If you were asked to name the three countries on the planet with the greatest power in terms of their military, economic impact and general, geopolitical influence, which ones would they be? A convincing case could obviously be made for the United States, China and Russia. And what else do these three nations have in common? Very soon, all of their leaders will have met with North Korean dictator Kim Jong-un. That’s because Kim is looking to complete the hat trick with an announced summit with Vladimir Putin in Russia, possibly by the end of this week. And that means that an already complicated situation on the peninsula just became even more tangled. (Associated Press)
North Korea confirmed Tuesday that leader Kim Jong Un will soon visit Russia to meet with President Vladimir Putin in a summit that comes at a crucial moment for tenuous diplomacy meant to rid the North of its nuclear arsenal…
The North’s state-run Korean Central News Agency released a terse, two-sentence statement saying Kim “will soon pay a visit to the Russian Federation,” and that he and Putin “will have talks.” A date for the meeting was not released, and it wasn’t clear if Kim would fly or take his armored train. There are some indications the meeting will be held this week in the far-eastern port of Vladivostok, not too far from Russia’s border with the North.
The Kremlin said in a brief statement last week that Kim will visit Russia “in the second half of April,” but gave no further details.
It seems unlikely that Kim would risk flying to Moscow, so it’s more likely that he will take his personal train north to Vladivostok for the meeting. Putin is already familiar with this ritual since he met with the dictator’s father, Kim Jong Il in that city in 2011.
As I mentioned above, this could seriously complicate President Trump’s efforts at denuclearization of the Korean Peninsula. It’s bad enough that China has been undercutting the sanctions on North Korea, leaving Kim with ample motivation to hold off on serious disarmament. If North Korea can get Russia on a more friendly footing and restart trade deals, Kim will have almost no reason to come back to the table.
But will Putin be interested? The AP’s Eric Talmadge looks at Kim’s wish list and why Russia might be willing to cut a deal.
More than 10,000 North Korean laborers still employed in Russia, many working in the logging industry in the Russian Far East, are being kicked out by the end of this year as a 2017 U.N. sanctions resolution takes effect. The laborers, who previously numbered as many as 50,000, have provided a revenue stream estimated by U.S. officials in the hundreds of millions of dollars that the Kim regime would like to keep flowing.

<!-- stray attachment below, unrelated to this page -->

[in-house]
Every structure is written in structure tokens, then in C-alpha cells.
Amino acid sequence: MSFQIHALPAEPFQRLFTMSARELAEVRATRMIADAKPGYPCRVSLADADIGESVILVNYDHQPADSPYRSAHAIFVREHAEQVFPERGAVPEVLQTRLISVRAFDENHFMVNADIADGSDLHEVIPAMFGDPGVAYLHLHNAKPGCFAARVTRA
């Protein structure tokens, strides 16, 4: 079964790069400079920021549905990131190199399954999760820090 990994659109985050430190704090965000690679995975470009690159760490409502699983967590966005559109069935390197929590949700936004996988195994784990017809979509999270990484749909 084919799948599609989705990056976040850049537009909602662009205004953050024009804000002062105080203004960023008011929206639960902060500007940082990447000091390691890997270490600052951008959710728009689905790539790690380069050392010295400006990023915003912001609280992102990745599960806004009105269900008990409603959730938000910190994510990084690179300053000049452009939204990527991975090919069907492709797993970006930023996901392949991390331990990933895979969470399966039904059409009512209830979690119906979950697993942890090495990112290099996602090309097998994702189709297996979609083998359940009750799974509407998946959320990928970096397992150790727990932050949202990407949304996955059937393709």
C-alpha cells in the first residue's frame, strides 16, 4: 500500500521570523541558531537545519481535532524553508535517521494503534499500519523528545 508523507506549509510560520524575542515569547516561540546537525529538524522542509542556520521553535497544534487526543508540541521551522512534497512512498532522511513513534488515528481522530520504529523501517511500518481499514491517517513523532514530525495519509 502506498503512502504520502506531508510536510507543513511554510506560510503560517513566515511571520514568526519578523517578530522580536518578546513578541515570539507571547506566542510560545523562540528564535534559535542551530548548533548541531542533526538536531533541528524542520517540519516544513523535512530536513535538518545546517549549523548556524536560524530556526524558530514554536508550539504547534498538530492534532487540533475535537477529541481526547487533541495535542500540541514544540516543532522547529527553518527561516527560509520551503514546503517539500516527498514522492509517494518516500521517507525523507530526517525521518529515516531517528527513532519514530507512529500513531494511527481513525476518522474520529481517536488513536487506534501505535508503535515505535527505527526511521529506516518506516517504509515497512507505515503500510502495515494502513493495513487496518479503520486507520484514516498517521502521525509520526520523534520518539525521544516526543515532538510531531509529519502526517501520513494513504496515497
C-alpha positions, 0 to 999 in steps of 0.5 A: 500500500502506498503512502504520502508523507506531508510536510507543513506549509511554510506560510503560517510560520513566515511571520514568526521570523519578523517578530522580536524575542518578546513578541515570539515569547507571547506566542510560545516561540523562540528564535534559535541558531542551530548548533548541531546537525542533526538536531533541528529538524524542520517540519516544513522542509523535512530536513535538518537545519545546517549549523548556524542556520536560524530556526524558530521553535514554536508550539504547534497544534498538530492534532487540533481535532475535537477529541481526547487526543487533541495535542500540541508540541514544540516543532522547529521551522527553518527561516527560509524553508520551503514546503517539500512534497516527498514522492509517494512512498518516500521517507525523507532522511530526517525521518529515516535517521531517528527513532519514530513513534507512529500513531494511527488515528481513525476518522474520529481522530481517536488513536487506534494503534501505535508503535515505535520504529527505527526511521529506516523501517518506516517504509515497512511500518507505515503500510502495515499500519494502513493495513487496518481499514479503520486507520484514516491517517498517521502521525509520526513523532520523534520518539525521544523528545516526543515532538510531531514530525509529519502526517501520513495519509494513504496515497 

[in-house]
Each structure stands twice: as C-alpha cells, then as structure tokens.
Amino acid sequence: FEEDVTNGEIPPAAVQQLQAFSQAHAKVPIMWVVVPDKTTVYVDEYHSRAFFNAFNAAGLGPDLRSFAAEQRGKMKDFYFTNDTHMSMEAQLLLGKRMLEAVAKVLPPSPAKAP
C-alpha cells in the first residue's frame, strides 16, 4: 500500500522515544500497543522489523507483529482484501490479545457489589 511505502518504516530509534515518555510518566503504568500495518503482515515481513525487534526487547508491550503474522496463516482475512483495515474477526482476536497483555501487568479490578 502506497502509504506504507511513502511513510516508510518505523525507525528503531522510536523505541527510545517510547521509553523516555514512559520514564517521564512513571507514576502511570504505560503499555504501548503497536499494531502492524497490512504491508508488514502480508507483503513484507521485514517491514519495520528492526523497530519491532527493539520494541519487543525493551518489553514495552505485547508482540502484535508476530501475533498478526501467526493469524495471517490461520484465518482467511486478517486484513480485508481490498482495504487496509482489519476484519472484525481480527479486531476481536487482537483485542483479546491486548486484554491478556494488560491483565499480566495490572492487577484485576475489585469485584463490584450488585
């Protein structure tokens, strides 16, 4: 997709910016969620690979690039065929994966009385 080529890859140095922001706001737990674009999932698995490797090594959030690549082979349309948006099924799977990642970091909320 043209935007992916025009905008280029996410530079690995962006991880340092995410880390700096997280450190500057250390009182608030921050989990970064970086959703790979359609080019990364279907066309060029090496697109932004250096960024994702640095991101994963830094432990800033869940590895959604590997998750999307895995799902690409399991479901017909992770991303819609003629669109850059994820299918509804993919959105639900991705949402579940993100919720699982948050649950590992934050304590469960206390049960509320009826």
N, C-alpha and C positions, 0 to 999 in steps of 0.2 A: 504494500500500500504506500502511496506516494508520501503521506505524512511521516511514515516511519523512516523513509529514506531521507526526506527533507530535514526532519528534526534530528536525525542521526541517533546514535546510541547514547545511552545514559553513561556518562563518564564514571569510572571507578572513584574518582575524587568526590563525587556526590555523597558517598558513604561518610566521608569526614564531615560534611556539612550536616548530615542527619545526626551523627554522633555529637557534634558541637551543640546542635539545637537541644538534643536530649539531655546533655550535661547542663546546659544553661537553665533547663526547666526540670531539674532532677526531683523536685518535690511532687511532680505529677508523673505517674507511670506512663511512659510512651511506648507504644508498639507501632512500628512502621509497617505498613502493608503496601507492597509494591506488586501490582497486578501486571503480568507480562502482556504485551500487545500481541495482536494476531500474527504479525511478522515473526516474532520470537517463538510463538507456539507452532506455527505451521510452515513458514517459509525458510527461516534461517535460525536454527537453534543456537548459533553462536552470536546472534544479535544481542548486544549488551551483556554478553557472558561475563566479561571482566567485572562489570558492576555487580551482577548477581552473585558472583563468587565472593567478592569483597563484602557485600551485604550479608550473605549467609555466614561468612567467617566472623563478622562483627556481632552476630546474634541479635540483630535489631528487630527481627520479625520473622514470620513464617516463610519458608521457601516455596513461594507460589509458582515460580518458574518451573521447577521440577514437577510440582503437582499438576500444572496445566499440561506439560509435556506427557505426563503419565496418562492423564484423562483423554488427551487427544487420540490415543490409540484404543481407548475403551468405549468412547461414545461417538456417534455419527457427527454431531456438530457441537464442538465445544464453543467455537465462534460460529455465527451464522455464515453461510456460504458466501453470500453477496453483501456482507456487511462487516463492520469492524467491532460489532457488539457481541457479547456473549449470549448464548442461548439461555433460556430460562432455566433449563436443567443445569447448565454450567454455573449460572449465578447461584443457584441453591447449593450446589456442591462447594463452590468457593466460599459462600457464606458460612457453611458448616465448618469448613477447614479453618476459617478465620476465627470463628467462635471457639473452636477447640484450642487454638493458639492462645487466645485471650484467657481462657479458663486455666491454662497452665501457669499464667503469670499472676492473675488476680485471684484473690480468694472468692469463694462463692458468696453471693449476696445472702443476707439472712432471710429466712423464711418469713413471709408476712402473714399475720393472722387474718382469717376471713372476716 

Kim is also looking at the possibility of a food shortage this summer. Russia has shown a willingness to provide humanitarian aid and just last month announced that it had shipped more than 2,000 tons of wheat to the North Korean port of Chongjin.
But his decision to more actively court Putin undoubtedly goes deeper than that.
The list continues on from there. In other words, there are plenty of things that North Korea would like to get from Russia, but what do they have to offer in return? The answer is, not much. Aside from some cheap labor in the logging industry in Russia’s eastern provinces, Kim doesn’t have a lot to put on the table. But relations between Washington and Moscow haven’t been particularly cozy lately, and Putin is a crafty player. Making nice with North Korea (and by extension, China also) would be a convenient way to jam a thumb into President Trump’s eye without going all DEFCON 1 on us.
Even if nothing substantial comes from the summit, the real winner here is still Kim Jong-un. What he’s wanted more than anything else all along is to stop living in an isolated hermit kingdom and be treated as a “normal” leader on the world stage. Thus far he’s held summits with South Korea’s Moon Jae-in, China’s Xi Jinping and President Donald Trump. Adding Vladimir Putin to the list certainly gives Kim the air of being the leader of an international nuclear powerhouse.
Is that how this long drama ends? Everyone basically forgets about North Korea’s history of terror, murder and international blackmail, welcoming them back into the fold as long as Kim promises not to nuke anyone? I can’t imagine a more unfair resolution of this problem and it would represent a complete victory for North Korea’s family of tyrants.